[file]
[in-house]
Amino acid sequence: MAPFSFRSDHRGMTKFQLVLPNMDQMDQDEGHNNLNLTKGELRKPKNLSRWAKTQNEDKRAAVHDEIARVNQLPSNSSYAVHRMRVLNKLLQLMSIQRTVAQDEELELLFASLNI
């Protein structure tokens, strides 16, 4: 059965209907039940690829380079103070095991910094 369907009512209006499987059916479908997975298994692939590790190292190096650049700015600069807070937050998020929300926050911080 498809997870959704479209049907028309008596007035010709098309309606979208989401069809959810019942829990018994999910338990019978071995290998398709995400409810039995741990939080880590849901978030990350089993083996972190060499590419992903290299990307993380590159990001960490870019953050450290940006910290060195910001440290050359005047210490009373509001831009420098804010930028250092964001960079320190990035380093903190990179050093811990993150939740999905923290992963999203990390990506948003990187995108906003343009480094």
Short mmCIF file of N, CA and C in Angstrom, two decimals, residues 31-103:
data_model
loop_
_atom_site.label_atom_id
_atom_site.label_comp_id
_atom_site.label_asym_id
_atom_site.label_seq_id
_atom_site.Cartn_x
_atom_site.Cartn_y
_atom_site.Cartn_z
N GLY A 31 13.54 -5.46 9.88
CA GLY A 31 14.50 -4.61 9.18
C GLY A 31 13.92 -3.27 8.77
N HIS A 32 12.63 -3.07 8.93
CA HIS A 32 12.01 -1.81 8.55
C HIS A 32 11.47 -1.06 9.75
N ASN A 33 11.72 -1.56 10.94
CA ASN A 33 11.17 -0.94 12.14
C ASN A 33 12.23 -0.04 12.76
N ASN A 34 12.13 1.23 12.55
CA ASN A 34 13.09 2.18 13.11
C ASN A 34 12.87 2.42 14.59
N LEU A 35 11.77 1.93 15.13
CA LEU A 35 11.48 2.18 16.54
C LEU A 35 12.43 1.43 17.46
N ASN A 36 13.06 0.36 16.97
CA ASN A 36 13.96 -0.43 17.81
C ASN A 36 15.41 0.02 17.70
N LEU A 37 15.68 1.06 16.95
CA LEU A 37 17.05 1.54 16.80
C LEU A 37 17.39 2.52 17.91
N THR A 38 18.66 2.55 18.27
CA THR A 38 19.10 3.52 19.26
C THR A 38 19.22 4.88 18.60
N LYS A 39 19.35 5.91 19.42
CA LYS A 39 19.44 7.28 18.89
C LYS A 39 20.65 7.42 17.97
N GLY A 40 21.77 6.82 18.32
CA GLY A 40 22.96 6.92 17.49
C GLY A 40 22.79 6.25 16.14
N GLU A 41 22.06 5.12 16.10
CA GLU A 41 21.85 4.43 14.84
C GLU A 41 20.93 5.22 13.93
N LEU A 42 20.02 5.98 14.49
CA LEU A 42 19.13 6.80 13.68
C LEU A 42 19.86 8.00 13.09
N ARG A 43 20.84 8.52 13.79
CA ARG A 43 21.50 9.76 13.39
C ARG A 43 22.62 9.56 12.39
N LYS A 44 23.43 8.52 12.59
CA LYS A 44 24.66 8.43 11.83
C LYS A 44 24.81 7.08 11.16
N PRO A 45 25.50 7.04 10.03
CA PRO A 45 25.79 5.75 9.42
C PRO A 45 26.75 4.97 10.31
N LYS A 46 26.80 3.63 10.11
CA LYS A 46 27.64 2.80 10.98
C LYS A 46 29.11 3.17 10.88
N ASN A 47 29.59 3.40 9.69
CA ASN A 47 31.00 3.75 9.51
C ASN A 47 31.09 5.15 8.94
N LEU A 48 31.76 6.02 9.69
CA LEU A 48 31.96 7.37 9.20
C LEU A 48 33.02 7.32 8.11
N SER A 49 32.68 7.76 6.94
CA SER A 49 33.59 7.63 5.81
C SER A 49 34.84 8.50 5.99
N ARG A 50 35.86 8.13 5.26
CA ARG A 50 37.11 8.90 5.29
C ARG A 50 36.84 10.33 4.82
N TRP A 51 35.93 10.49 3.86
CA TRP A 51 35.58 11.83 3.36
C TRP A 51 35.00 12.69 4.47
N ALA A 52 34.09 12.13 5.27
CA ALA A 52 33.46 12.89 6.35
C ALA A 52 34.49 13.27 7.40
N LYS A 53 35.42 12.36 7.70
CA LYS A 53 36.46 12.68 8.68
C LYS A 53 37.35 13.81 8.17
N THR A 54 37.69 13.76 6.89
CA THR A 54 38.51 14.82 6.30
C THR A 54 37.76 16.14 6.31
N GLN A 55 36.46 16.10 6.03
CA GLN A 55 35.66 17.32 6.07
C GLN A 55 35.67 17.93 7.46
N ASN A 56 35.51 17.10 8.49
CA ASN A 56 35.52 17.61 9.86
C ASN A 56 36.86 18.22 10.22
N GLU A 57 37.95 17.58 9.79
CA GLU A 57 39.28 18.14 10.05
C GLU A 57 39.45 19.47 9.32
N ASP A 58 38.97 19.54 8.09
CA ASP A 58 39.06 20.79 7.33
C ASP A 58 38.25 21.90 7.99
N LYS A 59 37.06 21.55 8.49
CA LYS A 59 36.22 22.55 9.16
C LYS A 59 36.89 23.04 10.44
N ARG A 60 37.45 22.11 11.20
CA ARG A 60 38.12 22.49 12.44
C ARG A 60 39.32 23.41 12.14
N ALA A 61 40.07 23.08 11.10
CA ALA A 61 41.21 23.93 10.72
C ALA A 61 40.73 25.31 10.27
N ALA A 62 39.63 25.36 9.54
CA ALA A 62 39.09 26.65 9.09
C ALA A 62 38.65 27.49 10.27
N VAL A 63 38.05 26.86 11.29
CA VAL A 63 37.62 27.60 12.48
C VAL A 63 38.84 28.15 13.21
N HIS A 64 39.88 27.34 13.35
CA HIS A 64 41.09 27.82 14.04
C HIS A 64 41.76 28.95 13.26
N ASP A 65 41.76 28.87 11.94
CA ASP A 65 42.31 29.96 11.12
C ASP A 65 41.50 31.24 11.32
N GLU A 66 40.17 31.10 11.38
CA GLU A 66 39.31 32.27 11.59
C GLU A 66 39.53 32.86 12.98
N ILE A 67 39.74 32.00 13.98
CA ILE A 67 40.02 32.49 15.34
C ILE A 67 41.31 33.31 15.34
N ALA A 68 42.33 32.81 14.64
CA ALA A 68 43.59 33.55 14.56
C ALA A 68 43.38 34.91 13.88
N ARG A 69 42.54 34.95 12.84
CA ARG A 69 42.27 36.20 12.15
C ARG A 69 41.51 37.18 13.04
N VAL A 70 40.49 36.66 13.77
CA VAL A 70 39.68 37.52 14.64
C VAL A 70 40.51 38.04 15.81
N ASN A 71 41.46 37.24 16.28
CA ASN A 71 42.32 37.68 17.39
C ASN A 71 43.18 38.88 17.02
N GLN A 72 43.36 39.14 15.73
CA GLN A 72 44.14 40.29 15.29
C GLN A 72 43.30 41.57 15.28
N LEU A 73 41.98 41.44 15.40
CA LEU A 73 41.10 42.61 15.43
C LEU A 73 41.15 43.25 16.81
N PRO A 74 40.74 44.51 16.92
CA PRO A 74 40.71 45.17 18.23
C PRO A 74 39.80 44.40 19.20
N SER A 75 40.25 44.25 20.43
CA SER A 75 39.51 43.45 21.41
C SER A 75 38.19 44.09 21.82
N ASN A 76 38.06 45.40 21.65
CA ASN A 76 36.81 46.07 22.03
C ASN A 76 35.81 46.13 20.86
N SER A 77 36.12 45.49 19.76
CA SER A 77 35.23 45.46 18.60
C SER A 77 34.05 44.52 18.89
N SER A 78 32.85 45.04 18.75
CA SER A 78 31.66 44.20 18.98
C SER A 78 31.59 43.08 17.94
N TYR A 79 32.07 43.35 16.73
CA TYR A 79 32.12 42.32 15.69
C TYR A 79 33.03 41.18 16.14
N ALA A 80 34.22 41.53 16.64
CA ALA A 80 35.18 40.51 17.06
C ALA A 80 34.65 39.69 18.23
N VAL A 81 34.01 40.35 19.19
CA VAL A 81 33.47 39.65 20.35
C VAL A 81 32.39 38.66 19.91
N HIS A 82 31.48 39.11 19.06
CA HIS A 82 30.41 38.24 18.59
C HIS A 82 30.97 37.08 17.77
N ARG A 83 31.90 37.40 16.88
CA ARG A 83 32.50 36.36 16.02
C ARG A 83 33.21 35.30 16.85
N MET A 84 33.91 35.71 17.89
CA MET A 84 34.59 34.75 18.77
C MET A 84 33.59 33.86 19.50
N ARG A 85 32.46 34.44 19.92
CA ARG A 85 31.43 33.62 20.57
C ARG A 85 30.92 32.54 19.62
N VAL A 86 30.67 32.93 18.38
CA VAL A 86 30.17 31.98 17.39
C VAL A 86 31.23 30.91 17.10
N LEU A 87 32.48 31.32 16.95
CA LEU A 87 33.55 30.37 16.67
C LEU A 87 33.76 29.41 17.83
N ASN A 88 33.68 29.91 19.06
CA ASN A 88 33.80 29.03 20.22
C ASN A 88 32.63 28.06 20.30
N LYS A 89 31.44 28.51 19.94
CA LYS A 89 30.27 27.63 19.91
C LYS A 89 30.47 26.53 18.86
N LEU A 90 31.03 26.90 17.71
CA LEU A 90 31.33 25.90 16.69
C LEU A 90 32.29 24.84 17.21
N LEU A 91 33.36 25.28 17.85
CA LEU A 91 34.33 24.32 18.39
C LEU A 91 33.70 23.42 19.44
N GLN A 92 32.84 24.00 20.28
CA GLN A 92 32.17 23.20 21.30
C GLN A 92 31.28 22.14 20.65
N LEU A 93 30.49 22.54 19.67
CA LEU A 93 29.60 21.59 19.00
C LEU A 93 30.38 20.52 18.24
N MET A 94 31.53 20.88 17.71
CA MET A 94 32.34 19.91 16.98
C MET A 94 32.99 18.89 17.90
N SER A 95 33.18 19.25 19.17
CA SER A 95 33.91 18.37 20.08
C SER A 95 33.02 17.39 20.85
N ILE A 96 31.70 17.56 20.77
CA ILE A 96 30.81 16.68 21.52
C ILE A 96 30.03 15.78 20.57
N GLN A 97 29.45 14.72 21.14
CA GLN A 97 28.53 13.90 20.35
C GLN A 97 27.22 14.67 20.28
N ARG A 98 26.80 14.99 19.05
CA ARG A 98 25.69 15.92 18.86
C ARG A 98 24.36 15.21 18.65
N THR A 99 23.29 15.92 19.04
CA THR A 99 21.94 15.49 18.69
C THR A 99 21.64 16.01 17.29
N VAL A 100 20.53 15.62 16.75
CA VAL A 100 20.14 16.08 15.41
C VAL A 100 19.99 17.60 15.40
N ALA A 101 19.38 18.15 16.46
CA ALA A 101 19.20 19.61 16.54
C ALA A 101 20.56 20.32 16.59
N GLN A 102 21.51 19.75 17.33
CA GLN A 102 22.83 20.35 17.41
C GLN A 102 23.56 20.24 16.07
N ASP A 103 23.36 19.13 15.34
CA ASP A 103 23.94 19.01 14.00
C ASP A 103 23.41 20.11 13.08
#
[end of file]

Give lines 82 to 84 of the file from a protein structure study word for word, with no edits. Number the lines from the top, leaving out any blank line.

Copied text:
C LYS A 53 37.35 13.81 8.17
N THR A 54 37.69 13.76 6.89
CA THR A 54 38.51 14.82 6.30